The Snowy Day, Ezra Jack Keats. Viking (Penguin), 1962.
Dr. V’s take:
Friggin April, man. In the slightly paraphrased words of T.S. Eliot, it’s trifling AF. In my region of the world, April invites back all the birds and flowers only to cruelly blanket them in snow. Go ahead and grow, grass! April promises. It’s safe! You’ll be fiiiine! And then: boom. Frost. April is Lucy, the football is spring, and we are all poor, sad Charlie Brown.
April is cold, in so many ways.
The good thing about it is that we have one last (I hope, please let it be the last) chance to read The Snowy Day, the very best book ever written about winter. Though we often associate winter with dead bleakness, Keats’s collage-style illustrations in The Snowy Day remind us that, in the white light reflecting off of soft new snow, colors can look their brightest. Its prose is gentle and calm, and our hero Peter is cute as a button, wandering around enjoying the simple pleasures of whacking piles of snow out of trees and admiring his own footprints.
Much has been made about Peter’s race since the book’s release more than 50 years ago, and it would be a mistake to think that it doesn’t matter just as much post-Trayvon Martin and Tamir Rice to read a book about a young black boy who is free to roam the street and delight in the snow and tell his mother about his adventures, just as he should be. Peter is granted innocence that black children in literature and elsewhere can’t always take for granted, and it’s lovely and soothes the soul.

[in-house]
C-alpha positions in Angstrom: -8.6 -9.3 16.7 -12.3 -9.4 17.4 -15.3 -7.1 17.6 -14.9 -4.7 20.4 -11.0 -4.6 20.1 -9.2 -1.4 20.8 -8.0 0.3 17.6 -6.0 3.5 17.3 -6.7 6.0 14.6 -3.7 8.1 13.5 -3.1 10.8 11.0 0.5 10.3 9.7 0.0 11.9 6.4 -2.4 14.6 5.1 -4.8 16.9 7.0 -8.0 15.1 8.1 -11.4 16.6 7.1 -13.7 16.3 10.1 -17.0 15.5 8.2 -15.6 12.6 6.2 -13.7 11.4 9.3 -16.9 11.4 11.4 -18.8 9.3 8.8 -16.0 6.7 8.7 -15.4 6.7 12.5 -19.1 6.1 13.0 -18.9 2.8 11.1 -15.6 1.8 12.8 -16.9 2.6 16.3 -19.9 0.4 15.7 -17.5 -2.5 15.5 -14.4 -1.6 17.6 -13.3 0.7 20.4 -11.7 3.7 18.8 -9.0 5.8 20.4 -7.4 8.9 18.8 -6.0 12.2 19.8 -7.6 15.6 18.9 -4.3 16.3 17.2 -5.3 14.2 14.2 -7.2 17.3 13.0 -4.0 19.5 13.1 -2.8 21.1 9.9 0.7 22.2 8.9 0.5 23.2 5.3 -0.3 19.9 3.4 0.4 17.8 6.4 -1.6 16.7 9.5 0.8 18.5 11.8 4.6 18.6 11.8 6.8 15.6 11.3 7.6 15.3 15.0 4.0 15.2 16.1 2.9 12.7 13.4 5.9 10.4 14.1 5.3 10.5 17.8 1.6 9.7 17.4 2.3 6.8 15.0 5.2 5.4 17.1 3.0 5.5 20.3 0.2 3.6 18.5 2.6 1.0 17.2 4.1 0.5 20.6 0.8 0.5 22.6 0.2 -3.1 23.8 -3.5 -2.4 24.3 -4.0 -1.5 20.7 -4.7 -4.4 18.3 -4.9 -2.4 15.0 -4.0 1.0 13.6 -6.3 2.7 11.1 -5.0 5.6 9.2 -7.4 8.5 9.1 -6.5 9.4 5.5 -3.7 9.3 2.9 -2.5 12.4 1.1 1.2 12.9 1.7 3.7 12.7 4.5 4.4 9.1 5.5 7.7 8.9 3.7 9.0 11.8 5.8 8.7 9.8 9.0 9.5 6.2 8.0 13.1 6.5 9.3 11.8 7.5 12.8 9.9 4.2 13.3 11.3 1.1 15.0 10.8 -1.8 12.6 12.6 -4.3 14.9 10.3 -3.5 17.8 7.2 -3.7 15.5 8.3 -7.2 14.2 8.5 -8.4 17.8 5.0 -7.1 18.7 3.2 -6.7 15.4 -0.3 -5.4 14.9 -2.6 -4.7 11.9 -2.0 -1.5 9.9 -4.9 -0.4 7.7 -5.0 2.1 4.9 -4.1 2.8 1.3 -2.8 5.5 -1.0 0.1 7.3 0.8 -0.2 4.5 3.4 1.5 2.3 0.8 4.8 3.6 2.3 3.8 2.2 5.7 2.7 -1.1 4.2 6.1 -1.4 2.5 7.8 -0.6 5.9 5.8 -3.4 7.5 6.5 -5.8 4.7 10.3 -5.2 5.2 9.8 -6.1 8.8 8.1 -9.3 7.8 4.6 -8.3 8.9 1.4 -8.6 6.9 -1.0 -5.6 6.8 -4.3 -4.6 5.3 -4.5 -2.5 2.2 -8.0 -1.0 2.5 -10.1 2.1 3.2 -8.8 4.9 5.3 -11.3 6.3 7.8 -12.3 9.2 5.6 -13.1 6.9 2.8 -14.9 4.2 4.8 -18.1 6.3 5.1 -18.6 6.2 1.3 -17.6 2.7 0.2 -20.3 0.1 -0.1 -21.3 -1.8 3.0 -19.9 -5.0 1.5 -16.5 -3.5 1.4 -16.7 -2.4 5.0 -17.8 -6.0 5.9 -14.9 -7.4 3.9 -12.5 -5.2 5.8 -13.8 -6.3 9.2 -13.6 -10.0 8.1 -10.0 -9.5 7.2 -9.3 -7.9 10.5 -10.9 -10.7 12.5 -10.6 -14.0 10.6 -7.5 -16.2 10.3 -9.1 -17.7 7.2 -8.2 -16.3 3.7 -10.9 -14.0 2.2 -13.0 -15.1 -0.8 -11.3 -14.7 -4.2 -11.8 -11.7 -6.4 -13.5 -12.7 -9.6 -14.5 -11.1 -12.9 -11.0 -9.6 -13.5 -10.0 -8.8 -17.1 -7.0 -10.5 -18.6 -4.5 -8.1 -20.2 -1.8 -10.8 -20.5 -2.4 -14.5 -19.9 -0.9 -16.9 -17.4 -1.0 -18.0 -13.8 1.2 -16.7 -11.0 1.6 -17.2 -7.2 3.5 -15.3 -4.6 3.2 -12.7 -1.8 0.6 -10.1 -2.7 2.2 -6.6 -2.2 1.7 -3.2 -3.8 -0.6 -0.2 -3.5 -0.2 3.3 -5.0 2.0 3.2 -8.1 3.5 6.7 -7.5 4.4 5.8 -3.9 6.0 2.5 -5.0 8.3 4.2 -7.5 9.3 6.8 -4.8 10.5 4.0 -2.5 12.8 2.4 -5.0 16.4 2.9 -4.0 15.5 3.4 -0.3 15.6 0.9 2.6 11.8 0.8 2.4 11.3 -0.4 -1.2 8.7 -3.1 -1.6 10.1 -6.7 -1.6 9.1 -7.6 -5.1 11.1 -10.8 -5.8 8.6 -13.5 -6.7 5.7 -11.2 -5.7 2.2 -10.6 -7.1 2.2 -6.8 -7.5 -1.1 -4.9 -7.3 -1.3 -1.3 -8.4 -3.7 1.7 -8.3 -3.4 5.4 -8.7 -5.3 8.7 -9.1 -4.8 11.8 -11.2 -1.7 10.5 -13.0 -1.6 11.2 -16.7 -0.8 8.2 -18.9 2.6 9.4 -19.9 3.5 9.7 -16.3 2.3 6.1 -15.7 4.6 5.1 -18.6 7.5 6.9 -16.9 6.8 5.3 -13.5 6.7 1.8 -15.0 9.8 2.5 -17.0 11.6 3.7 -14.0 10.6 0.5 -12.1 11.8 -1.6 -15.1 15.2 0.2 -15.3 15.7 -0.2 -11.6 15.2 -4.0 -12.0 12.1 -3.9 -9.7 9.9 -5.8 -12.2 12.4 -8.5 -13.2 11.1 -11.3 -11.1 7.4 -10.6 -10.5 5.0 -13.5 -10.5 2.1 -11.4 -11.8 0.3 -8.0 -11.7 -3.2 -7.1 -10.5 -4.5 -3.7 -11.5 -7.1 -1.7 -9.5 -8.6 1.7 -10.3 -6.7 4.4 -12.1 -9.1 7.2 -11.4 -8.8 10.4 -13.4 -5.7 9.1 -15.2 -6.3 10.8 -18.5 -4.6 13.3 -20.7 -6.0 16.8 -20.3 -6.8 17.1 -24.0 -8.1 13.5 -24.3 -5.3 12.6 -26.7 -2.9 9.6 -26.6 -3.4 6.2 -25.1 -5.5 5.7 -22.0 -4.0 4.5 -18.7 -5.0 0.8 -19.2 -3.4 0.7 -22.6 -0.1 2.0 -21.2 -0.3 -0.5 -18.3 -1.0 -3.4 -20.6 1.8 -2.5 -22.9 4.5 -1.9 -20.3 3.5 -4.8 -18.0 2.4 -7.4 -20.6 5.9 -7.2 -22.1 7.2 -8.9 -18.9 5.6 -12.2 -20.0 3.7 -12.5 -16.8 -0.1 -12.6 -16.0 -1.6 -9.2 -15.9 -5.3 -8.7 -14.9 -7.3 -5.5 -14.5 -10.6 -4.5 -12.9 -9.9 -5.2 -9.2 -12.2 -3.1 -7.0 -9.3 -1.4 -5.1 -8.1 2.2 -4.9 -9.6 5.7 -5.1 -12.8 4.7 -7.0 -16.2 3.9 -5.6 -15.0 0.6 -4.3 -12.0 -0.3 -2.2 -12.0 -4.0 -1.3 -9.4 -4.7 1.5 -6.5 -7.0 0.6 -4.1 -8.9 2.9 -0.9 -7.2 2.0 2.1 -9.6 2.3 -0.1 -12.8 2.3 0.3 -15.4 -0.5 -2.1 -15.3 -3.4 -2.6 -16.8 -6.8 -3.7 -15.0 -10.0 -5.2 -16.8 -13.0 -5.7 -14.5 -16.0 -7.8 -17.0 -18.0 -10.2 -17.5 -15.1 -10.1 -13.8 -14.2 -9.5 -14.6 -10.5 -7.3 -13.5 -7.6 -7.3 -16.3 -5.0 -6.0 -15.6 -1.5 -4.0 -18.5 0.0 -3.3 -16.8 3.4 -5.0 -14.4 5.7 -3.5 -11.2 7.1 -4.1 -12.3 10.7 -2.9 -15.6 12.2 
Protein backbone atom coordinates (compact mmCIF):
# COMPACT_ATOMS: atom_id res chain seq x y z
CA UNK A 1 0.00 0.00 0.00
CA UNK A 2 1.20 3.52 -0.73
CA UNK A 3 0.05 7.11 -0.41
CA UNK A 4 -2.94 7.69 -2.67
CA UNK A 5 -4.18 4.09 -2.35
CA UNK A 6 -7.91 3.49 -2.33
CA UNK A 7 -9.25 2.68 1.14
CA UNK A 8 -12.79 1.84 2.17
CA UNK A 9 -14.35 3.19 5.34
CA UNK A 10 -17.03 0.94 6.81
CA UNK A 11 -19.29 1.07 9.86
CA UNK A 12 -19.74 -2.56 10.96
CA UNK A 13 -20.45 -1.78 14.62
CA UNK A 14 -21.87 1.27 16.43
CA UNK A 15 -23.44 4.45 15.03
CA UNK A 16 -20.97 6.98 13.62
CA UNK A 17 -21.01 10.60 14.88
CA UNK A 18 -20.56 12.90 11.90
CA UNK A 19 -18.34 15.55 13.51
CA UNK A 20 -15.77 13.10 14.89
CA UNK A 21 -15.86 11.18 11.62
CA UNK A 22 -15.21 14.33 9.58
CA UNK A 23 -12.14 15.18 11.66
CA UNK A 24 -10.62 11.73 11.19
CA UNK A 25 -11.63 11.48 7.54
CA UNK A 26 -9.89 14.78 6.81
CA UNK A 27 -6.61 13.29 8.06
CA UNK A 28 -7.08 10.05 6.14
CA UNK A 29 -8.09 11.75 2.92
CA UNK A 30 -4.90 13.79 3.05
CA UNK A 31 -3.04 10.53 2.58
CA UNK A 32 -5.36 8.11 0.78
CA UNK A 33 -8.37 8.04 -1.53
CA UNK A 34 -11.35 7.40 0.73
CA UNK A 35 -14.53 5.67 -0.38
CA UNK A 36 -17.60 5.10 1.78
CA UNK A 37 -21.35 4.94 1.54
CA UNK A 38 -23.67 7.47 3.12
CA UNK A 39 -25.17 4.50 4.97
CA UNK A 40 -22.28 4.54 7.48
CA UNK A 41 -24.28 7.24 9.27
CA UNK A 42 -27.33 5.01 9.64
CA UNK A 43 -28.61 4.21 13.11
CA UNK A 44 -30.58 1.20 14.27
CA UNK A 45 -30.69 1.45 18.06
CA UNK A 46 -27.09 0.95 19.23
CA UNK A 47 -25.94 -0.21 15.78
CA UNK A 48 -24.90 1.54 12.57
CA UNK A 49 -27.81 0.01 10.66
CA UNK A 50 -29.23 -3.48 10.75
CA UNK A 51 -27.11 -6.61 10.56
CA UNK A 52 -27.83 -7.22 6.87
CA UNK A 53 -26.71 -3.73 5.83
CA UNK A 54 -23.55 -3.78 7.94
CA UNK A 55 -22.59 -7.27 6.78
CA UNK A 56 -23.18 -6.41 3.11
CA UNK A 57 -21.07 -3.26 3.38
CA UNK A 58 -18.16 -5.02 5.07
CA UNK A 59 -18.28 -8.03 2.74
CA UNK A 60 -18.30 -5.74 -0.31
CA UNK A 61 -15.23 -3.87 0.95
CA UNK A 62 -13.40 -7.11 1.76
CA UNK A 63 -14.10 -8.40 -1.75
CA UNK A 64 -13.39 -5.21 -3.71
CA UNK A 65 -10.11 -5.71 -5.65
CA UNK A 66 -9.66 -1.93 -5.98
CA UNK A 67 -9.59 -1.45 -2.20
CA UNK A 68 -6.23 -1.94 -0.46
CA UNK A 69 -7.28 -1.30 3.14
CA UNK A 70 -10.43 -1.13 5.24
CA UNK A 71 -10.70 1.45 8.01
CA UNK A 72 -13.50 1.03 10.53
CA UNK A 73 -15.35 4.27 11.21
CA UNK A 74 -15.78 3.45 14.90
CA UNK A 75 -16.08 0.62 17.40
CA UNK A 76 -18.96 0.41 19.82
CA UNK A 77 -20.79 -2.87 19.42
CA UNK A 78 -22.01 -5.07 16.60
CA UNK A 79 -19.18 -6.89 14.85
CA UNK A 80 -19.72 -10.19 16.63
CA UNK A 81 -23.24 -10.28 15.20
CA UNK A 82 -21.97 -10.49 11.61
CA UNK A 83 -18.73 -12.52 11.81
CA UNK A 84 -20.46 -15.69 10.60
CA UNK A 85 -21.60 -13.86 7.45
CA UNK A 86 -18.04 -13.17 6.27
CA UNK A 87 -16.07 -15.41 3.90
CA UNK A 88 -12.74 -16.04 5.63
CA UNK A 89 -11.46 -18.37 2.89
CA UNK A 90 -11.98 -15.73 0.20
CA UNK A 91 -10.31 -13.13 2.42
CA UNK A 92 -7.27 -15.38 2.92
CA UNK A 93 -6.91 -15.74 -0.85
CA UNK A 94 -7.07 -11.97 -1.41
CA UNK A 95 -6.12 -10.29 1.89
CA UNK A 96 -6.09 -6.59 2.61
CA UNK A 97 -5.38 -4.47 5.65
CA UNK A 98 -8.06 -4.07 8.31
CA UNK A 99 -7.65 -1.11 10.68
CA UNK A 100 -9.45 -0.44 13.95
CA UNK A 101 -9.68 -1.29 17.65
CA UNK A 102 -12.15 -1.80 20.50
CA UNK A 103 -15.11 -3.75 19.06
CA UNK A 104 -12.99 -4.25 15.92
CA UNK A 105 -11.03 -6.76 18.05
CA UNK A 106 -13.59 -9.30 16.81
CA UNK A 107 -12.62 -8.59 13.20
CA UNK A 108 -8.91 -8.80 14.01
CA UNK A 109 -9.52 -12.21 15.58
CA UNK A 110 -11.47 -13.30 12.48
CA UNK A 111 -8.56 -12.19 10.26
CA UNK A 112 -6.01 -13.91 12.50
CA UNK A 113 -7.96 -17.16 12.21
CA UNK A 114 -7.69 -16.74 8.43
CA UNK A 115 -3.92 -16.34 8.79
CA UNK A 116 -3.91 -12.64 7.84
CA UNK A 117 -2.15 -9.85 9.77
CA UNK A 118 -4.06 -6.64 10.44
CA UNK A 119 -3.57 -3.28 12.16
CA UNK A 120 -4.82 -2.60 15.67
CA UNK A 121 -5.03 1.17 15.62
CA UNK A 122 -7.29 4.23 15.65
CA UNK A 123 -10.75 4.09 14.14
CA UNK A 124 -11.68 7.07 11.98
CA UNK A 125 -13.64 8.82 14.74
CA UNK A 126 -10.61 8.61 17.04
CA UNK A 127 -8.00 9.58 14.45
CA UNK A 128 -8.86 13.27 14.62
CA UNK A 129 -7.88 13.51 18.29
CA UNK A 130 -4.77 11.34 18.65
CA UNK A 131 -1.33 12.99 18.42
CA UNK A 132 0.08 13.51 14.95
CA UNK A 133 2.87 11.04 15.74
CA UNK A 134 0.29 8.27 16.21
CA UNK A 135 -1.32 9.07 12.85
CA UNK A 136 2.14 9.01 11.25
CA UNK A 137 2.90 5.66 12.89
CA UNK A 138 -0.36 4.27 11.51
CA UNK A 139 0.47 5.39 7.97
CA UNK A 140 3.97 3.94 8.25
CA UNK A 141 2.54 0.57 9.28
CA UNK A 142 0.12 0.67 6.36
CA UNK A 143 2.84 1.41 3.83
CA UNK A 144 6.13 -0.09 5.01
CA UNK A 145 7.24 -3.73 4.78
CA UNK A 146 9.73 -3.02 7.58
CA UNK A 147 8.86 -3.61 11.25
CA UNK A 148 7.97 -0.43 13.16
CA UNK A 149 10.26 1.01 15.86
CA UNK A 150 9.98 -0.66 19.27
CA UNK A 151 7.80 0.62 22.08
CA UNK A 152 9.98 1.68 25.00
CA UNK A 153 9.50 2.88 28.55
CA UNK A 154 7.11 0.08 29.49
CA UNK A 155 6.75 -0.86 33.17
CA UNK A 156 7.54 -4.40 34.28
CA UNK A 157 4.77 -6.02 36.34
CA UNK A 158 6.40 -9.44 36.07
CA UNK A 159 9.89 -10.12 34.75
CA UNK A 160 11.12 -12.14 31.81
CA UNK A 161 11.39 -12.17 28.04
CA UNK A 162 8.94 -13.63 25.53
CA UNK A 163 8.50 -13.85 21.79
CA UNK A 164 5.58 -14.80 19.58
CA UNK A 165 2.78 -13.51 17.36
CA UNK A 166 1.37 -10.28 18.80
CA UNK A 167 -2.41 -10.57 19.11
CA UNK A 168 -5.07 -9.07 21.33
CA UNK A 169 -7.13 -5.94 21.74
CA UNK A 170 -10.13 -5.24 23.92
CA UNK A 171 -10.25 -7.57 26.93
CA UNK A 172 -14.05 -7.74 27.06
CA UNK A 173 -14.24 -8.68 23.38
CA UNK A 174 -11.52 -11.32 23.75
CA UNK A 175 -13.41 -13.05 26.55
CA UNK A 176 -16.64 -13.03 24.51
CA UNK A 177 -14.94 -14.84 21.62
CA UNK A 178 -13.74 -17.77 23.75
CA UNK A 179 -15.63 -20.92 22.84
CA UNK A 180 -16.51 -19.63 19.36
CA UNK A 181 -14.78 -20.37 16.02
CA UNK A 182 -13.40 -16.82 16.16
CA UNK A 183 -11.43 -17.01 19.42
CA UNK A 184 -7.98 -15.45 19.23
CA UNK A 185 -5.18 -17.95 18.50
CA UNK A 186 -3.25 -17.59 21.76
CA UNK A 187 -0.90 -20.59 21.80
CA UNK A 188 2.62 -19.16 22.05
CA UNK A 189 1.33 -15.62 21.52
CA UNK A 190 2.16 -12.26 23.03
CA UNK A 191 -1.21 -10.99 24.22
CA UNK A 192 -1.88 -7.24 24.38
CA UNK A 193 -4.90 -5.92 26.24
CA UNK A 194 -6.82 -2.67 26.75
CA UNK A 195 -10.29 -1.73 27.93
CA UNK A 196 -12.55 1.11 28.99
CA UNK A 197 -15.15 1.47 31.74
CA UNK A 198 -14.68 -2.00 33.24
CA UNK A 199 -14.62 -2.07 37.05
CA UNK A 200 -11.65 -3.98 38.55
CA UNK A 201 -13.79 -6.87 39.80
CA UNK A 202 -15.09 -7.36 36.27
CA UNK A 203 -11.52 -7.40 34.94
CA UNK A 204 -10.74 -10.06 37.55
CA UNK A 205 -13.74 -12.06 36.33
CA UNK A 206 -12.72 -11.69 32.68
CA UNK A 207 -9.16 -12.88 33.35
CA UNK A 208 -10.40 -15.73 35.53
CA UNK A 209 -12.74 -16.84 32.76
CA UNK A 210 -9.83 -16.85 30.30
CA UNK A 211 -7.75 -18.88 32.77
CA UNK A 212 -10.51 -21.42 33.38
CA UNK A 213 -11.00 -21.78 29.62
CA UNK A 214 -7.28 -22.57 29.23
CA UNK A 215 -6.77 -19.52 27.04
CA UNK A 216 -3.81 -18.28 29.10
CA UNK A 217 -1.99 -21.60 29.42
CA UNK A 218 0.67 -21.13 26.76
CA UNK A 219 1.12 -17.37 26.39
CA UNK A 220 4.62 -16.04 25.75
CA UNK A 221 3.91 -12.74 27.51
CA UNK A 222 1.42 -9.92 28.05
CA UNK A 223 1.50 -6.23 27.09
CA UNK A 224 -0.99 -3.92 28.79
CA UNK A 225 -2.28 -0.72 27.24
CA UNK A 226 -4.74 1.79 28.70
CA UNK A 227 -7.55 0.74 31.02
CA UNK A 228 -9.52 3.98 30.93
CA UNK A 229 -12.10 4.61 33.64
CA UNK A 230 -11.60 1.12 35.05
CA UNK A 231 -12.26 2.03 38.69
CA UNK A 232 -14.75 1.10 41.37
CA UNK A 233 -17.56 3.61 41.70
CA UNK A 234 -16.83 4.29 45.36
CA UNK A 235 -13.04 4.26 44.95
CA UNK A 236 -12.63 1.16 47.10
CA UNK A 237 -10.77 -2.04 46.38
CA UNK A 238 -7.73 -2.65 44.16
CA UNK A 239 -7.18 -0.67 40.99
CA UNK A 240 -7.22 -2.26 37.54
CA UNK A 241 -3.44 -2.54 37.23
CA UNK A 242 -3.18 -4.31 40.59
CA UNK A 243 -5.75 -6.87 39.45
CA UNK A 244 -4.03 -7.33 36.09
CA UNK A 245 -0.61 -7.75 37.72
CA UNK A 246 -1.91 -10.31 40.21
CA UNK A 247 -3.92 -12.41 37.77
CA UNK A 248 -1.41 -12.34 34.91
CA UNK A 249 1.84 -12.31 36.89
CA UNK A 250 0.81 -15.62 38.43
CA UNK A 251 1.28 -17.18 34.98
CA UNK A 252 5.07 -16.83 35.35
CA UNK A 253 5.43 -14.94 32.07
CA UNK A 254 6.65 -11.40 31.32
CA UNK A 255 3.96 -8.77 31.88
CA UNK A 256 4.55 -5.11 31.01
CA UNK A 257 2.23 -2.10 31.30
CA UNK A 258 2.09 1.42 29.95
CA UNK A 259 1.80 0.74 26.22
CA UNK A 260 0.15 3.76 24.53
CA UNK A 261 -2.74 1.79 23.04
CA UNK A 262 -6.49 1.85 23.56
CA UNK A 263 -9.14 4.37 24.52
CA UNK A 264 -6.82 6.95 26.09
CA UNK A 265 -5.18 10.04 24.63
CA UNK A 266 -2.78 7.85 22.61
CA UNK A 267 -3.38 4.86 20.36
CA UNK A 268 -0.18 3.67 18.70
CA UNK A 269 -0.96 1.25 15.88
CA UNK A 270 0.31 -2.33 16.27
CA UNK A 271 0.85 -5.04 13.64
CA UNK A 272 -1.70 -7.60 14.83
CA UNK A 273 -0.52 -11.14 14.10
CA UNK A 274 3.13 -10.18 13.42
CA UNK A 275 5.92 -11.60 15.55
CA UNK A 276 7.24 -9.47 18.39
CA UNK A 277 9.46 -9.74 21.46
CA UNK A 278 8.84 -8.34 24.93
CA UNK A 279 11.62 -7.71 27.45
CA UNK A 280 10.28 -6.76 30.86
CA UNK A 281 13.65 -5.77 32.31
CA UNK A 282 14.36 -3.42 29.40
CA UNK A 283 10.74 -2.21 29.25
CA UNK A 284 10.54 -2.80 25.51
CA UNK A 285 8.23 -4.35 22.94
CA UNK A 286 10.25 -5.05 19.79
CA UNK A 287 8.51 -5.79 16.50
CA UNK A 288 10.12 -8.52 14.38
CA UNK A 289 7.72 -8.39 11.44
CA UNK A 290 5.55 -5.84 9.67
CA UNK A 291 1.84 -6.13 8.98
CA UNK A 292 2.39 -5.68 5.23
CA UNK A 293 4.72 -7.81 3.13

But I’ve always appreciated the very last line in the book as well: “After breakfast he called to his friend from across the hall, and they went out together into the deep, deep snow” (emphasis mine).
Friends, there are not a lot of books about kids who live in apartments. Those that do, such as the kids in Judy Blume’s Fudge books, tend to live in the type of apartment with a doorman or in a city high-rise. But Peter lives where so, so many kids live: in a regular apartment building, in an ambiguously urban setting, the kind of place where you make friends with the kids across the hall. When you’re raising your kid in an apartment building like this and constantly reading books about suburban kids using their imaginations in their own backyards, or casually referring to talking to their dads “in the garage,” or getting a new dog, and so on, it can seem like the literary world thinks that a childhood can’t possibly be idyllic unless the child’s parents have a mortgage. When your kid and the kid in the unit next door have fun by bouncing their basketballs off the Dumpster in the parking lot, it can be discouraging.
In this, Peter can still mean a lot to a lot of kids, of a whole variety of races, who get to see their joys reflected in a story as they experience them for once.
And the snow as Peter sees it on his 1962 snowy day still has the power to change anybody’s attitude about winter, if only for a few minutes.